Brexit: See how your MP voted on the contempt motion

Brexit: See how your MP voted on the contempt motion

Cox argued before the advice was made public that revealing its contents could jeopardise the country's ability to negotiate a new trade deal with the European Union next year.

Mrs May is reportedly dead set on delivering the result of the 2016 referendum and "loses her temper and raises her voice" when the prospect of a re-run of the vote is raised.

Another fellow Cabinet minister, worldwide trade secretary Liam Fox, also backed the deal, warning there was a "natural "Remain" majority" in Parliament and any attempt to overturn the 2016 referendum vote in favour of Brexit would be a "democratic affront".

Opening debate on the deal she struck in Brussels last month, Mrs May warned: "Don't imagine that if we vote this down another deal is going to miraculously appear".

Shadow home secretary Diane Abbot said: "On the question of security, assertions, aspirations, a wish list is not enough, we need a treaty".

"It is a vote in which the future of their country is at stake", he said.

'The most important thing is to have clarity about how we might remove ourselves from a backstop, ' Sir Graham told the BBC's Newsnight.

Supporters of Brexit have said that if Brexit is reversed, the United Kingdom will be thrust into a constitutional crisis as the financial and political elite will have thwarted the democratic will of the people.

Asked if she had a plan B if her deal was voted down on Tuesday, May said: "That question is not for me, that question is for those who want to oppose this deal".

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"I think members on both sides know she has worked phenomenally hard to try to secure the best agreement", he said.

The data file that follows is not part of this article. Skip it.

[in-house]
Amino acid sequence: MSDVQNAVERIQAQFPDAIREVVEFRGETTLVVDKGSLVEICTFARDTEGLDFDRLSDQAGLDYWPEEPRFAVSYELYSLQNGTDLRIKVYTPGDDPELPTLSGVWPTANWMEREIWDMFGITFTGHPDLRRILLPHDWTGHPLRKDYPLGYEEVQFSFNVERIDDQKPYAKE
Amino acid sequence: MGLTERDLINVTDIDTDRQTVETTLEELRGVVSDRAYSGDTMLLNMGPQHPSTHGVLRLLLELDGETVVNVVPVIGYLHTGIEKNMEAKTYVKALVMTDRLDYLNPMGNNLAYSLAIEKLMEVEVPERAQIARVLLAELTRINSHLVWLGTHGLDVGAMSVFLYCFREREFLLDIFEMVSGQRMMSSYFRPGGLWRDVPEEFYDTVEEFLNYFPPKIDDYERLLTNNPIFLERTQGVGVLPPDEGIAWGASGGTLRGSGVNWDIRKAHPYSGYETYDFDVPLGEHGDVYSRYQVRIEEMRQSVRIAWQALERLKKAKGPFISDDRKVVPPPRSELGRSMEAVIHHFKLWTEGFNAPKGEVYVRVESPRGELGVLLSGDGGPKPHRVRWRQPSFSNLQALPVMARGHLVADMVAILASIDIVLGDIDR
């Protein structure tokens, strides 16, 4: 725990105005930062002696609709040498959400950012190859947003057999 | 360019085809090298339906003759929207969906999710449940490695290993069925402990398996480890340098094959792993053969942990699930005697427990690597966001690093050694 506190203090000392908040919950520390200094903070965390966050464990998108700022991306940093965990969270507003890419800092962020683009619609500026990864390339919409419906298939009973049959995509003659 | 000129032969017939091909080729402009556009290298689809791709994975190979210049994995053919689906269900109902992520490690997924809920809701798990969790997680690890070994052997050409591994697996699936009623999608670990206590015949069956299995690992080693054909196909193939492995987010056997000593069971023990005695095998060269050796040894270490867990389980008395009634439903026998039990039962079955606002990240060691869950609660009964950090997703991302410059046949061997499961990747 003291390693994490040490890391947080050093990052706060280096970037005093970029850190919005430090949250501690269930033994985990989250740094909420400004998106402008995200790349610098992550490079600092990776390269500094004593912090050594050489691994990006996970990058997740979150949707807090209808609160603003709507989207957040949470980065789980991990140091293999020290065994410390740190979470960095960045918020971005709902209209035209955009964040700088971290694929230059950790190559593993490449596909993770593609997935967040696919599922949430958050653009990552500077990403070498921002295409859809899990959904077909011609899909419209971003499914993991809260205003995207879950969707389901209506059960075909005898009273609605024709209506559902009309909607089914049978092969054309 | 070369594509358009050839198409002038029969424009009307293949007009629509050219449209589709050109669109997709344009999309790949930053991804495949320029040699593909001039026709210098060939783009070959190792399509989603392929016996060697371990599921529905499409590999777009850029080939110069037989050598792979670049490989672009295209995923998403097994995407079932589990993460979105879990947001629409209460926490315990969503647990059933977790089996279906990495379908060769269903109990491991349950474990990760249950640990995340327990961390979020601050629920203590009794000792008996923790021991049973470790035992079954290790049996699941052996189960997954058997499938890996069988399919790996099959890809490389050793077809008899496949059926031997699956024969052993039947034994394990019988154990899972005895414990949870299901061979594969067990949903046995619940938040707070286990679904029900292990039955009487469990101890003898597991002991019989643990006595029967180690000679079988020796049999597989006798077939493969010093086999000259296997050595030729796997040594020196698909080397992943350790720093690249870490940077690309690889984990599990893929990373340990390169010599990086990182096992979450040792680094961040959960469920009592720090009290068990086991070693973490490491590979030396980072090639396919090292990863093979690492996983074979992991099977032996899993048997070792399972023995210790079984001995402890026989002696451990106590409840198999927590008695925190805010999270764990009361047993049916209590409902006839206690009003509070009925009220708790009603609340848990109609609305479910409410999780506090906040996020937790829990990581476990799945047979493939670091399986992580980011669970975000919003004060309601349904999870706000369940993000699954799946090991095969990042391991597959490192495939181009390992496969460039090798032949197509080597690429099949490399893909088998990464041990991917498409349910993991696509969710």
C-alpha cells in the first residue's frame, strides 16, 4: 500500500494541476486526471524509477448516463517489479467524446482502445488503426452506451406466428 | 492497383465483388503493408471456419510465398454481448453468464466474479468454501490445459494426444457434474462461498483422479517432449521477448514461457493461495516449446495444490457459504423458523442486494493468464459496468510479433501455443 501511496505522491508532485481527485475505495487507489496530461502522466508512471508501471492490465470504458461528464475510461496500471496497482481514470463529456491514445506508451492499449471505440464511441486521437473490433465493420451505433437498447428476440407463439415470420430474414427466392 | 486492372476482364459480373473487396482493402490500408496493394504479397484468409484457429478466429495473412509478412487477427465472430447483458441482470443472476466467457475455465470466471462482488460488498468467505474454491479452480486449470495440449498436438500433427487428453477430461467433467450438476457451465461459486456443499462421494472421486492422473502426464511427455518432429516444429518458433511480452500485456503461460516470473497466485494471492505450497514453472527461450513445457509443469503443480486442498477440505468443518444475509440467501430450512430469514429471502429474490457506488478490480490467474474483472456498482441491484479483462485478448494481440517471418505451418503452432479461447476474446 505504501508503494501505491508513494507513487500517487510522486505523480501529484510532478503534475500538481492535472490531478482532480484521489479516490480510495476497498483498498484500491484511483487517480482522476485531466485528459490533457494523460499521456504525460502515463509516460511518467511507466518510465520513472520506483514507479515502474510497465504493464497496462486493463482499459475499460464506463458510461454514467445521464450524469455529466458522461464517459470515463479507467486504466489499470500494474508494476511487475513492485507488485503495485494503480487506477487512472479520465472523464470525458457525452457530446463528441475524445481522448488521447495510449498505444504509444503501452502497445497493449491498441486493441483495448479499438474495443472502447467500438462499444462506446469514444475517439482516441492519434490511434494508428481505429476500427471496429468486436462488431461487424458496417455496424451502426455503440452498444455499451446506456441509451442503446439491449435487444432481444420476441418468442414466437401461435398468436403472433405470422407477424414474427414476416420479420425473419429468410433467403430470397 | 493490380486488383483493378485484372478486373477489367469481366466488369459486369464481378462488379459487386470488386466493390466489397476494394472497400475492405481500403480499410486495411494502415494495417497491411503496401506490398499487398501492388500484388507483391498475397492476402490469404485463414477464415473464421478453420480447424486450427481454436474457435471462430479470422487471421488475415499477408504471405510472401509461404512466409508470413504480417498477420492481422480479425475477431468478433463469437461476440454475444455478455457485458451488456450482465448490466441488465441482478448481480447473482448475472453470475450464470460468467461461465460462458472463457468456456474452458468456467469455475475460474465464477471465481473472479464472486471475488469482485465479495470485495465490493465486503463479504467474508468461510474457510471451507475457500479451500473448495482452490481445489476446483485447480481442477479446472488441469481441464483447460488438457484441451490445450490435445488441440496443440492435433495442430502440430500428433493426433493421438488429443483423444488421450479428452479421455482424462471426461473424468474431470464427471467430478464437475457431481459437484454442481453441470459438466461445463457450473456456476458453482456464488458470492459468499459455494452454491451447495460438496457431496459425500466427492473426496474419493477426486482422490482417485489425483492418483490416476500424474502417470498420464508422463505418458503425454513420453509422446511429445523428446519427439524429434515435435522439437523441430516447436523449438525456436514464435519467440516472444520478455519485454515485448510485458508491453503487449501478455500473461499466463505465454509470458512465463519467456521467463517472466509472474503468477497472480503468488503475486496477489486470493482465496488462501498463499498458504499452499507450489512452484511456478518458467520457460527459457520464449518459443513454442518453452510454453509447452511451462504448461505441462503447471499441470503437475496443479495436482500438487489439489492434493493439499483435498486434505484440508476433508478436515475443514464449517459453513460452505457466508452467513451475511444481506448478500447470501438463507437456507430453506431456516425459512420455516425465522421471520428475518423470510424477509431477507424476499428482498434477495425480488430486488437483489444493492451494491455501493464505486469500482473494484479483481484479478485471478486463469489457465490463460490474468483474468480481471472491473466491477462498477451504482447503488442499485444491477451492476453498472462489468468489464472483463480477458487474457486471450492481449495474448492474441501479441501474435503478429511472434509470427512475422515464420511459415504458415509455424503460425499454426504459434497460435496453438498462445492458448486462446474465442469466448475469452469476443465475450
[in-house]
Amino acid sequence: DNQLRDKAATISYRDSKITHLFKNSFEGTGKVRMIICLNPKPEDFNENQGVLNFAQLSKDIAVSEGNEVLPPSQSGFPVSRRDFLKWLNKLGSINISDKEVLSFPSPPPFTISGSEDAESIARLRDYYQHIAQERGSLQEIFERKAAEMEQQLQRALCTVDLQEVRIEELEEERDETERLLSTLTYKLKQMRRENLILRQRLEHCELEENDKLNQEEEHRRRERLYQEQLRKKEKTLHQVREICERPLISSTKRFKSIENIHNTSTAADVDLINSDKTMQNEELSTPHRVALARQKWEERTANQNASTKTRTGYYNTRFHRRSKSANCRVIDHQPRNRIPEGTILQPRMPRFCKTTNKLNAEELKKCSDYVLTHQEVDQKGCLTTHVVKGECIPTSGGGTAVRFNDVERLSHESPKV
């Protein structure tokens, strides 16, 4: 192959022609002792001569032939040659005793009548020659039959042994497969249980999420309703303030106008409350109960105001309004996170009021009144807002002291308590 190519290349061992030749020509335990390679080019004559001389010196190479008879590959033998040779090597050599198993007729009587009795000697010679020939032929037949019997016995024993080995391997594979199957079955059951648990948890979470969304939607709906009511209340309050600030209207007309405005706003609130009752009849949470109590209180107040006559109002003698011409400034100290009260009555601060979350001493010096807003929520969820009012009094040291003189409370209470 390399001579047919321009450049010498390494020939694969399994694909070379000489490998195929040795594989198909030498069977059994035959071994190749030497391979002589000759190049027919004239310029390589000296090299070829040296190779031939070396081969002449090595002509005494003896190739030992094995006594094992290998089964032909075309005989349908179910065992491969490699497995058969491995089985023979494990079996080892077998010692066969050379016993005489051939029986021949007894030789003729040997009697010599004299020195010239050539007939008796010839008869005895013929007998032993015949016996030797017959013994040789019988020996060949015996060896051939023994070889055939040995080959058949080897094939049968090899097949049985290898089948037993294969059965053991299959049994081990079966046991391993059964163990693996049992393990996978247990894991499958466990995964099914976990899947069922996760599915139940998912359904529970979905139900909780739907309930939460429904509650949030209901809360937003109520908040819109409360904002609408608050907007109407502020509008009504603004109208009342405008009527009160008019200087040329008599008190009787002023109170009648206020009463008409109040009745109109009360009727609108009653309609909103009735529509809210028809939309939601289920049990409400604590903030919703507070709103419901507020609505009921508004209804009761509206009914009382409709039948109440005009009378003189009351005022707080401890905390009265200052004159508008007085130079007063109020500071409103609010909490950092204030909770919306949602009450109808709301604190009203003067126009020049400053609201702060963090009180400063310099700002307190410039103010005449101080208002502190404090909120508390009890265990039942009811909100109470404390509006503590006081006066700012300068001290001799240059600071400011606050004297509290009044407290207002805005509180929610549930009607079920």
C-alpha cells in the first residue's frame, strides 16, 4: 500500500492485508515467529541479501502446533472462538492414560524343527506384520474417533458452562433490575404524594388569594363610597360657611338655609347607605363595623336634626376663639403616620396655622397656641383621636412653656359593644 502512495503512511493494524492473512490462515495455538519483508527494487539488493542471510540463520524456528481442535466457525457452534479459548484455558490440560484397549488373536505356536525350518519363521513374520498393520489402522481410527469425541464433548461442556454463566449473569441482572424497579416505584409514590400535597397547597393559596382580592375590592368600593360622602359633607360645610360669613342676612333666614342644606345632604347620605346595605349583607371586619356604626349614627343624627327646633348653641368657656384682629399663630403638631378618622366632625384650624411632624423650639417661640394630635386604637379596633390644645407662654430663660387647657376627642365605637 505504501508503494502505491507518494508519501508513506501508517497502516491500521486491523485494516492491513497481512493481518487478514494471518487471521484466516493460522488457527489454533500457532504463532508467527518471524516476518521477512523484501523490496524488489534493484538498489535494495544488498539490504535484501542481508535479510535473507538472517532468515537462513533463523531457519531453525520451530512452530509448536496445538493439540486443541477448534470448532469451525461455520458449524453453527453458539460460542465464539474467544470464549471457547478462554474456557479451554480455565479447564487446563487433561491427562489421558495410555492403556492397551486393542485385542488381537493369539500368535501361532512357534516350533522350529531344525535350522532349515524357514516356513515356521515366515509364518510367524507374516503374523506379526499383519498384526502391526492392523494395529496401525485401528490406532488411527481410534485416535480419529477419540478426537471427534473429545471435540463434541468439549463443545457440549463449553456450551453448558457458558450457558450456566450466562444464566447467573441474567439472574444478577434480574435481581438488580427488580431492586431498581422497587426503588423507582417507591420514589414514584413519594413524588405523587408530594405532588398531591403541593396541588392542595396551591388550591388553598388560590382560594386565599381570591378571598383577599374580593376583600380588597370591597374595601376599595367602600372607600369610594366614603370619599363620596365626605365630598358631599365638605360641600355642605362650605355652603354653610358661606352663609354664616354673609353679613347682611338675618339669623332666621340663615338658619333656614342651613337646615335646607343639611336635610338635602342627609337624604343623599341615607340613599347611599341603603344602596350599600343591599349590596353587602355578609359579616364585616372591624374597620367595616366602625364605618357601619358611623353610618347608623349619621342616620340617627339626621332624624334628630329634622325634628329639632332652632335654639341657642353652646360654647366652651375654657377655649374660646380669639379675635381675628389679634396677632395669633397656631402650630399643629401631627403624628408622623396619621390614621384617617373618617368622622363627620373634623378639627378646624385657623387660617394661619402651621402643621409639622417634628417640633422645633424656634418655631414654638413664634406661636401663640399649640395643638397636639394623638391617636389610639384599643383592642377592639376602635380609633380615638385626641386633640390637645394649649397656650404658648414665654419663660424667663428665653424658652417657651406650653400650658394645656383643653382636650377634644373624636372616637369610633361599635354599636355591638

Now May is trying to get her deal approved by a parliament which shows every sign of striking it down in a vote on December 11.

Asked if the DUP was prepared to precipitate a general election, the party's Brexit spokesman Sammy Wilson told BBC Radio 4's Today programme: "If it comes to the point where the Government makes, shows, a determination to implement the Withdrawal Agreement with its damaging terms at present, or some future version of it, which is still equally damaging, we will not be supporting the Government".

May hinted she might give parliament a greater role in deciding whether to start the backstop or extend a transition period under which more European Union membership terms would apply.

But, on a day when Theresa May suffered three Brexit defeats in the Commons - in which ministers agreed to publish the government's full legal advice on the deal - Mr Benyon justified his decision to rebel against his party in search of a "pragmatic" Brexit.

It then opens up the field to a no-deal chaotic Brexit without any exit arrangements in place, a scenario which also has few takers in the UK Parliament and is expected to further dent May's already tenuous hold on leadership. But lawmakers who attended the meeting said he did not offer a solution to persuade them to back it.

And he said that - despite assurances from both London and Brussels that it is meant to be temporary - the protocol would "endure indefinitely" under worldwide law until another agreement takes its place.

Britain's pro-Brexit Trade Minister Liam Fox said it was now possible that Brexit would not happen.

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